suspended and the White House sits empty

term “shutdown.” If it were a true shut-


My imagination takes off when I hear the

down, by the terms of my imagination, anything and everything owned and

operated by the federal government would stop. That includes:

All public land — national parks, BLM

lands, national forests, national monuments, most of DC — close down and

become inaccessible. That’s over 60 percent

of all land in Utah, by the way. The feasibility of complete inaccessibility is up in the air, but imagine the number of vacations

except for the First Family, no Secret

during the time of the shutdown be-

comes federal-tax free. Now that is something we can all get behind, right?

This list isn’t comprehensive, and it’s not a

acting, maybe they should be the ones to bear more consequences. If I locked the doors at my job and went home to do

of the finger-pointing. I don’t care what the

ty” to “represent” us as law-abiding,

cars with the steering wheel on the wrong

not doing their jobs. Midterm elections are

jobs half decently to avoid closing the

may not make it in the two-day Prime

federal doors? Notice the quotation marks, they’re there to leave plenty of room for your interpretation of those words.

It appears age and position don’t mean a

thing when it comes to maturity these days. “No matter your current political affiliation, I think we’re in agreement that

turning the government off and back on

again isn’t going to reboot our country’s problems.”

Again, quotation marks. We call it a

shutdown and yet countless federal em-

ployees are still working, military opera-

tions, bases and exercises around the world and at home are still in full swing, and our

side don’t move and our Amazon packages window. UPS and FedEx just got some more business.

The power supply hits a massive shortage

or prices skyrocket. In some areas of the

recipients of federal subsidies that keep prices low.

Airports shut down without TSA agents to

check underneath your clothing. Flights are

grounded, people can’t get home or to their destination impacting business and leisure

...Because it has been pulled out from under

the polls to elect people who have proven their up to the task.

Leave your comments, come to my office

with me. What do you think of when the you the most?

Richard is a senior studying International

residents of Logan.

The Logan City Library is at the center of a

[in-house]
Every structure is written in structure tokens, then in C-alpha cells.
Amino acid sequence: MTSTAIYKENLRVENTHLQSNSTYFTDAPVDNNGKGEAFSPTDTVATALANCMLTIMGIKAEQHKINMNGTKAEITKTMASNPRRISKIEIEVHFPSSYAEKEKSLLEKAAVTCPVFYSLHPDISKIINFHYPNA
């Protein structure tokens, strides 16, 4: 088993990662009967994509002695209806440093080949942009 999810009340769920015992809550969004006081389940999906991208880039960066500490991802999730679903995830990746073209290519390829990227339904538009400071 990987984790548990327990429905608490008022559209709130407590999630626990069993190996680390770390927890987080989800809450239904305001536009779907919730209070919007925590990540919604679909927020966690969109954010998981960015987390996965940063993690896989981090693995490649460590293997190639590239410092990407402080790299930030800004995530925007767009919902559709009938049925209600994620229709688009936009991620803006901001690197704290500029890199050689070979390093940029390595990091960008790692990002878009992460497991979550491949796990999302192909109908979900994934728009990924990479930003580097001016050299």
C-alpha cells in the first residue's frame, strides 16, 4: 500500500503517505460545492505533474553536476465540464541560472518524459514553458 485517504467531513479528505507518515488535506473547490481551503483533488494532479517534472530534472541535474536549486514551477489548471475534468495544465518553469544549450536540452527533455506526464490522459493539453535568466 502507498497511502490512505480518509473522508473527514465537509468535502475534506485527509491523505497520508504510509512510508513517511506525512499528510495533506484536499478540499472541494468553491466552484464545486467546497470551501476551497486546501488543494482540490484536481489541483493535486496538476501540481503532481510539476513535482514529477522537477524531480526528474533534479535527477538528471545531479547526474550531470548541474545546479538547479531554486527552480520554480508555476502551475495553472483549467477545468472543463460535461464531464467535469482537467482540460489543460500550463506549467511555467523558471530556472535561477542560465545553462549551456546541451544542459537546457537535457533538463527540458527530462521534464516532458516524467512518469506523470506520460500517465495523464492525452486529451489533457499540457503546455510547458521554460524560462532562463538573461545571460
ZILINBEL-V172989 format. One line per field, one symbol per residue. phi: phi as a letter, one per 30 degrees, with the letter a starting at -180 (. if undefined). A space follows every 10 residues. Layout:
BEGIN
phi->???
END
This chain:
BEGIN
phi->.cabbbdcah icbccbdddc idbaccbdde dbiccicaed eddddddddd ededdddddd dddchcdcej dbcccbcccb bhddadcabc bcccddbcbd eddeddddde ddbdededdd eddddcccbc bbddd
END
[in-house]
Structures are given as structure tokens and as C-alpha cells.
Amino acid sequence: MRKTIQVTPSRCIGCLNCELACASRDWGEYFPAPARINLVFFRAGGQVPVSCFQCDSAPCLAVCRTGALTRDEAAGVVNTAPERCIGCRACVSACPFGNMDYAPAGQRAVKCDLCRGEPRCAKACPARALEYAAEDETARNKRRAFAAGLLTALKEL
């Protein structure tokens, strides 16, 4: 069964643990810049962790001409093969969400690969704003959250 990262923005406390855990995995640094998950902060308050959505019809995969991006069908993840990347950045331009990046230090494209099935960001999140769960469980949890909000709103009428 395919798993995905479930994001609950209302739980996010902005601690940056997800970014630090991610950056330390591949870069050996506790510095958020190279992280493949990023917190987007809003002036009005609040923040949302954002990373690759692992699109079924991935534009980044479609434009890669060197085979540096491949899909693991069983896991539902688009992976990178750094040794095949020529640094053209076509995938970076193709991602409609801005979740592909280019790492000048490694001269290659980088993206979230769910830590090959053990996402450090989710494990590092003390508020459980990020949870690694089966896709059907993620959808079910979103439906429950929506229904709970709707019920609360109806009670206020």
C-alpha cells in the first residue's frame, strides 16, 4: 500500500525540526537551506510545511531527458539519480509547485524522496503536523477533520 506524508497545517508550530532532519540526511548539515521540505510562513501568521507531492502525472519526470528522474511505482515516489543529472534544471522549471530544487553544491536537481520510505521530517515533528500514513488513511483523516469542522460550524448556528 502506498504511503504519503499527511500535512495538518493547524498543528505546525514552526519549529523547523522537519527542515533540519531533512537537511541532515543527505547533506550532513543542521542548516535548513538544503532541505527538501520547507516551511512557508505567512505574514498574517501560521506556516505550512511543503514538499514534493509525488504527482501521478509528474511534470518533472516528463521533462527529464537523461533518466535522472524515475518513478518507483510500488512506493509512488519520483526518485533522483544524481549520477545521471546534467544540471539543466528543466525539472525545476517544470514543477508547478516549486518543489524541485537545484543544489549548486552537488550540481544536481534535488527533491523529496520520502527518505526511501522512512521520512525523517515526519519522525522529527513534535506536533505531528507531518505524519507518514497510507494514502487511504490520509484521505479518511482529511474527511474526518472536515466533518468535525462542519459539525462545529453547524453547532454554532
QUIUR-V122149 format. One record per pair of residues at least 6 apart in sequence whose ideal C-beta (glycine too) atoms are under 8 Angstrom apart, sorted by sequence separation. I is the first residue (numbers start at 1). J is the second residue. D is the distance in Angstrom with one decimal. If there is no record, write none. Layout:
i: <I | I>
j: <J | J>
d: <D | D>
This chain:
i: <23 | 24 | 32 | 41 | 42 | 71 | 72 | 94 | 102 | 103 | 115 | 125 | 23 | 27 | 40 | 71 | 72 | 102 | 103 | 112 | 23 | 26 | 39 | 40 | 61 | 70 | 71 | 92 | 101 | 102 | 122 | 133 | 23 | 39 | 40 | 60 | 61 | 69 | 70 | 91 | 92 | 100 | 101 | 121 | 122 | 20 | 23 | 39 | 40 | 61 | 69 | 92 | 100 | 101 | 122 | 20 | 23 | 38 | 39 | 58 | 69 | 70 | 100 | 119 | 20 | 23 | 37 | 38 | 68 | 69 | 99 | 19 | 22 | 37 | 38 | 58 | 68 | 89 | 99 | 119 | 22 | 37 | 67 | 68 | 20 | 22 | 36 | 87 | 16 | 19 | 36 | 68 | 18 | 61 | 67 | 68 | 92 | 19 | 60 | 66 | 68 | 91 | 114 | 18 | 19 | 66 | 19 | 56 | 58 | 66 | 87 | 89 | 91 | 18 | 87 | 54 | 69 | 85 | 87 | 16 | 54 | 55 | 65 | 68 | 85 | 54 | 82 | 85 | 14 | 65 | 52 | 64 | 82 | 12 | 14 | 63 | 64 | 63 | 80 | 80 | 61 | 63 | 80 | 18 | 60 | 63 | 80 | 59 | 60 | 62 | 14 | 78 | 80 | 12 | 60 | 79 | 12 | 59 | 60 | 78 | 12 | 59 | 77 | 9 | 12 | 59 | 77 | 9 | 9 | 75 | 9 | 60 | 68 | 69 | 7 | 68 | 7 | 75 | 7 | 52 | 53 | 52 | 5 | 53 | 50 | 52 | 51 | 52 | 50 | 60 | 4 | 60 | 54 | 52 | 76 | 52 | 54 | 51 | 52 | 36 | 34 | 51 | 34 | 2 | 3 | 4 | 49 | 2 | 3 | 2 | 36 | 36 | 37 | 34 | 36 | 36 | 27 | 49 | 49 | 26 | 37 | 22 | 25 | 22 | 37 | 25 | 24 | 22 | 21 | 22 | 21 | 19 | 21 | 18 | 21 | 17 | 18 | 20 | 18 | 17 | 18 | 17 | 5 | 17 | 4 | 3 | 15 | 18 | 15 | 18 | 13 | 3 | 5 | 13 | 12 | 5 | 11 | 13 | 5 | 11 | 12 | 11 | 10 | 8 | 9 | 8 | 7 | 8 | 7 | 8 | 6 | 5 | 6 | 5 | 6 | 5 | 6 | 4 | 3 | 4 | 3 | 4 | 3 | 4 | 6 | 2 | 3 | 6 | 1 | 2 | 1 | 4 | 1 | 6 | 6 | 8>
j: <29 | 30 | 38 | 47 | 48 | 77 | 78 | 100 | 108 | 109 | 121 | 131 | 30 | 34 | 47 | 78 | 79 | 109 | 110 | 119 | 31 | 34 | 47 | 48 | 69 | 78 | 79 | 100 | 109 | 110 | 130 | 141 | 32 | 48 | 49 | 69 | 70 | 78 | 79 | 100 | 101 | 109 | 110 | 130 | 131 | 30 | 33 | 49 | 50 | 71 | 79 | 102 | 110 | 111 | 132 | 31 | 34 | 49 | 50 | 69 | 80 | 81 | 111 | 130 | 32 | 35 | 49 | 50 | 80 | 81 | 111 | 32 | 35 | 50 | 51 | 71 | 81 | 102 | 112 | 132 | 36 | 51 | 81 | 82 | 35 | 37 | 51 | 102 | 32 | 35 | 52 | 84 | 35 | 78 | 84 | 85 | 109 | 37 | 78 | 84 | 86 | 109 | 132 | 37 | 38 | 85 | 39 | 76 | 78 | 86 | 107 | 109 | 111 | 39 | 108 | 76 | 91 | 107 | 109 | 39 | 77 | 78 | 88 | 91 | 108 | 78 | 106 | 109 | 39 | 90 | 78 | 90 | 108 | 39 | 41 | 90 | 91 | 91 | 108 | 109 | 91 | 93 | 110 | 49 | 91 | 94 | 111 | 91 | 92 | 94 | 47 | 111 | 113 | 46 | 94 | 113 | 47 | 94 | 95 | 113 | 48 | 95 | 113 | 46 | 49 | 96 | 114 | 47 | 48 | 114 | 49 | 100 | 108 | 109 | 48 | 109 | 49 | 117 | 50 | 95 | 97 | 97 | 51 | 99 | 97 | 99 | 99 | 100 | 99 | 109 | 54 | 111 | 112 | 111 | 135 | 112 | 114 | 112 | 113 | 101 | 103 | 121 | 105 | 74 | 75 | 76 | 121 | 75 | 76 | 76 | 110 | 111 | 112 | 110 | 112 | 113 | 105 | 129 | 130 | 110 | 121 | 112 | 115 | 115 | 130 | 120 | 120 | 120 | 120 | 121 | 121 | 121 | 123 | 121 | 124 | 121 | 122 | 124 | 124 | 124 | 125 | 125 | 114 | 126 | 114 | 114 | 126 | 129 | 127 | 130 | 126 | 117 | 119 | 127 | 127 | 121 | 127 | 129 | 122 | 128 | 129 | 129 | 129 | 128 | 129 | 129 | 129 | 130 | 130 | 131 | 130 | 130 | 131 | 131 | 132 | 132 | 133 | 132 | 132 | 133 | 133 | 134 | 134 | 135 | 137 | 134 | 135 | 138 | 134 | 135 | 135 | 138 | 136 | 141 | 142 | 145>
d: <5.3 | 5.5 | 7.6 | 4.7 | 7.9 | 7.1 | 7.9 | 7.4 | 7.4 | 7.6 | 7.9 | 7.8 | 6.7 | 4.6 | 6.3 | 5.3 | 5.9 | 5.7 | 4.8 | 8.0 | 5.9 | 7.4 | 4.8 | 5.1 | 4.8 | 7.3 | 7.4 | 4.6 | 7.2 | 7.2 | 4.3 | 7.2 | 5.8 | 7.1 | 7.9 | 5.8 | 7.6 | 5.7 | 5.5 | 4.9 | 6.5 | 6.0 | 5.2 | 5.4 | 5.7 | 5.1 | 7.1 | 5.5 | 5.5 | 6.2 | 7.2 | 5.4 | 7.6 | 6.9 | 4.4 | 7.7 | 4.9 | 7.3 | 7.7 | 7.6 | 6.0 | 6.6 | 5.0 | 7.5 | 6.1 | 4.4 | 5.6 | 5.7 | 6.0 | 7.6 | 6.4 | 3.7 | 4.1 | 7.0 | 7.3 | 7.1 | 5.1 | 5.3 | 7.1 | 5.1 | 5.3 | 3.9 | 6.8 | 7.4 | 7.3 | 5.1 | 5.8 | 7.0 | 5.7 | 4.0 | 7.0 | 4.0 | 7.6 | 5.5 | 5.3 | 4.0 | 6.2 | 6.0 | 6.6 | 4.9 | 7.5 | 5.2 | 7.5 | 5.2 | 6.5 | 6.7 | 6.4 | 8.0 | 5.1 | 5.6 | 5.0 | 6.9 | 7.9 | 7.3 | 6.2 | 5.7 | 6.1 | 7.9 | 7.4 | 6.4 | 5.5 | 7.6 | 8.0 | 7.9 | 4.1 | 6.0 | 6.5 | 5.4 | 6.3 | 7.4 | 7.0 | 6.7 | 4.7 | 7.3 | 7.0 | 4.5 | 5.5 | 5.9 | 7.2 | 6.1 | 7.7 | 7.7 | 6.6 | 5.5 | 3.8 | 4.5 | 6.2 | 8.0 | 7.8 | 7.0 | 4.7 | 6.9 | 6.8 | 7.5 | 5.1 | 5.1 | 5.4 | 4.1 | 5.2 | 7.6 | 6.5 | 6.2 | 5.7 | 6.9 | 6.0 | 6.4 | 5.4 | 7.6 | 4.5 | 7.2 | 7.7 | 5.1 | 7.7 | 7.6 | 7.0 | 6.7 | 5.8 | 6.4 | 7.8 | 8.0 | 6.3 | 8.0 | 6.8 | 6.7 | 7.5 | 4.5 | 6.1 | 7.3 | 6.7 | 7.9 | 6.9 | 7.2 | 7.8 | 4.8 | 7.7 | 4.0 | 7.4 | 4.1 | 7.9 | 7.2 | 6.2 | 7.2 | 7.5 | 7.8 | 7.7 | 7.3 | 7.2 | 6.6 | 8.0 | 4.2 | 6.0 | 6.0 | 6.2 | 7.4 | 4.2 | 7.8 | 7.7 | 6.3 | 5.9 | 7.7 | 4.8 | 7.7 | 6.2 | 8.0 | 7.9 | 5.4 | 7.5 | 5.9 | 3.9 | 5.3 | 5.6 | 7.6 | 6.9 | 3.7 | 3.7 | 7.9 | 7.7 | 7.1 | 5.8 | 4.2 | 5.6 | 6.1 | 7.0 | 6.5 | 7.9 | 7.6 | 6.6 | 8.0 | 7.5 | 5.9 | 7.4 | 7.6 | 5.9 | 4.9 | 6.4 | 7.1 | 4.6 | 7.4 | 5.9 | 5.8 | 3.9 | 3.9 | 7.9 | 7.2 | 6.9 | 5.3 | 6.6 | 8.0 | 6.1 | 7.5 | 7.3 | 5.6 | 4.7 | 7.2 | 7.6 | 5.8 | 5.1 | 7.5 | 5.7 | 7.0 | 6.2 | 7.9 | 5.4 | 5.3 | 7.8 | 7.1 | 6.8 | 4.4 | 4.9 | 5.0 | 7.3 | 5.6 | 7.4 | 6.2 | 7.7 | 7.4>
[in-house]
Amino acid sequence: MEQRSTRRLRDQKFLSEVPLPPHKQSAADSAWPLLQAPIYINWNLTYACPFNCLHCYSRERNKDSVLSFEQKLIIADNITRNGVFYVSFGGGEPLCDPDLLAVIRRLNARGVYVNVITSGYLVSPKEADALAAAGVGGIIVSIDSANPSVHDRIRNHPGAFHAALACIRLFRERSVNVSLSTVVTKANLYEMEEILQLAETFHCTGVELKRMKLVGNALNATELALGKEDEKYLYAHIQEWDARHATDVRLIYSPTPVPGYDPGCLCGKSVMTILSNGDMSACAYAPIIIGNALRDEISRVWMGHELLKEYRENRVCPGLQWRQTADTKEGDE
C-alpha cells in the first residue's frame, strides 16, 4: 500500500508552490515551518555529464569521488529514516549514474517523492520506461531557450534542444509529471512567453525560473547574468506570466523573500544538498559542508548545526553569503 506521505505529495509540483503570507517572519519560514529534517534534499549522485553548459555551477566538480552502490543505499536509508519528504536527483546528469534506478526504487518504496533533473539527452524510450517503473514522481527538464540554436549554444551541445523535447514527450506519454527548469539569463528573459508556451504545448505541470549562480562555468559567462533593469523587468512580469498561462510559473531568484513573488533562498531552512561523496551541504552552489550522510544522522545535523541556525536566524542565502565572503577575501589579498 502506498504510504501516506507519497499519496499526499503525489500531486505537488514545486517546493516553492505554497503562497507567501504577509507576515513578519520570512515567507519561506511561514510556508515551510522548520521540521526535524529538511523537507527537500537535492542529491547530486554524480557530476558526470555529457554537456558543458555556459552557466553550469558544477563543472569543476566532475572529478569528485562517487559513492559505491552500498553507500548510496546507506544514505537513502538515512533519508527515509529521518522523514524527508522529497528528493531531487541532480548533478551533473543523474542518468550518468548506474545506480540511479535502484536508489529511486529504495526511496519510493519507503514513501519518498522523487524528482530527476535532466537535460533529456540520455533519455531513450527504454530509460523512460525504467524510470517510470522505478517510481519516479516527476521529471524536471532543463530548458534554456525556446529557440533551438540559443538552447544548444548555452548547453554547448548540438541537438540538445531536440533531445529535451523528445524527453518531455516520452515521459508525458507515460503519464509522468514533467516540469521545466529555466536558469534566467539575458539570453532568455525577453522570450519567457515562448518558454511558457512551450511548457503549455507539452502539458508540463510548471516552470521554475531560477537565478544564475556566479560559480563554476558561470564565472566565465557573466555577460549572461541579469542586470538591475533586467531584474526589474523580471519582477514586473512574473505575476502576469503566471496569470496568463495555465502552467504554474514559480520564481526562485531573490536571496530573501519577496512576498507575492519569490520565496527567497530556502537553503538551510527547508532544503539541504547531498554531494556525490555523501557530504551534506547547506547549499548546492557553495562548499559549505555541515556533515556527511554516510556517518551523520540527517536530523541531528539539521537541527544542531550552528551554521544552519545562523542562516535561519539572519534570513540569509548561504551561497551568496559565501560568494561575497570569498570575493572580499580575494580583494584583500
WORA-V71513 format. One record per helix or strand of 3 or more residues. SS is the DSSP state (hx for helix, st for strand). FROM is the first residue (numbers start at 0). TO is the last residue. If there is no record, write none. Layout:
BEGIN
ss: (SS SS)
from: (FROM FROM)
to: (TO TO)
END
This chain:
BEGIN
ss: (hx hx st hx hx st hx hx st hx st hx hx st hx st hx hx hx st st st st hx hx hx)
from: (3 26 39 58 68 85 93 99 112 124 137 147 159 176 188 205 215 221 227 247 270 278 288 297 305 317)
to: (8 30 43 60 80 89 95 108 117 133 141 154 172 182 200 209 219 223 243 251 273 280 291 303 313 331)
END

heated controversy in Cache Valley these days, ever since the previous mayor, Craig Petersen,

— richard.poll@aggiemail.usu.edu @richard_poll

along with city planner Russ Holley, carelessly

across the street, all totally approved by Logan

“sustainable downtown”, “catalyst”, “plenty of

is pending. Seems to be the way developers

maneuvered the city into a bind during his less

North is the showcase “City Block”, the ‘western

previous mayor, the equally careless, and many

property includes City Hall, the Police Station,

than stellar term as mayor. Many say it was the say egotistically mindless, Randy Watts, who put this all in motion. Makes sense. Both of

these guys are failed businessmen. Well, Petersen was a retired business professor at Utah

State University which equates to the same

gateway’ to Logan and Cache Valley. The block the U.S. Post Office and the City Library, and is adjacent to the historic Logan Court House.

The northwest corner of the block had previously been vacant and used as parking.

Petersen and his Logan City brain trust sold

thing. The proof is in the pudding. Petersen

that most valuable corner property in Logan to

Ya think?

value Donald Trump would be jealous. Sold it

announced he would not run for a second term. The newly elected mayor, Holly Daines is now

at bat. We’ll get to her later.

Meanwhile, Logan City’s ‘Downtown Business

Developer’, the effervescently benign Gary

a shyster developer for so far under market

for around $900,000. Logan City bought it for $1.3 million 15 years ago. Wow, that is one sweetheart deal!

I say shyster business developer with all the

Saxton, continues to hang on to his job by

sentiment the term implies. Matt Weston,

to him about how a new Hampton Inn will

across the street from the 200 North corner,

blowing smoke to anyone who will listen or talk create a “vortex” of business activity in down-

town Logan. Vortex? Gary talks like that, like a 1950’s advertising guy ...‘run it up the

owner of the Weston Inn on Main Street just recently sold his Weston Inn for $5.2 million. However, he failed to inform the new owner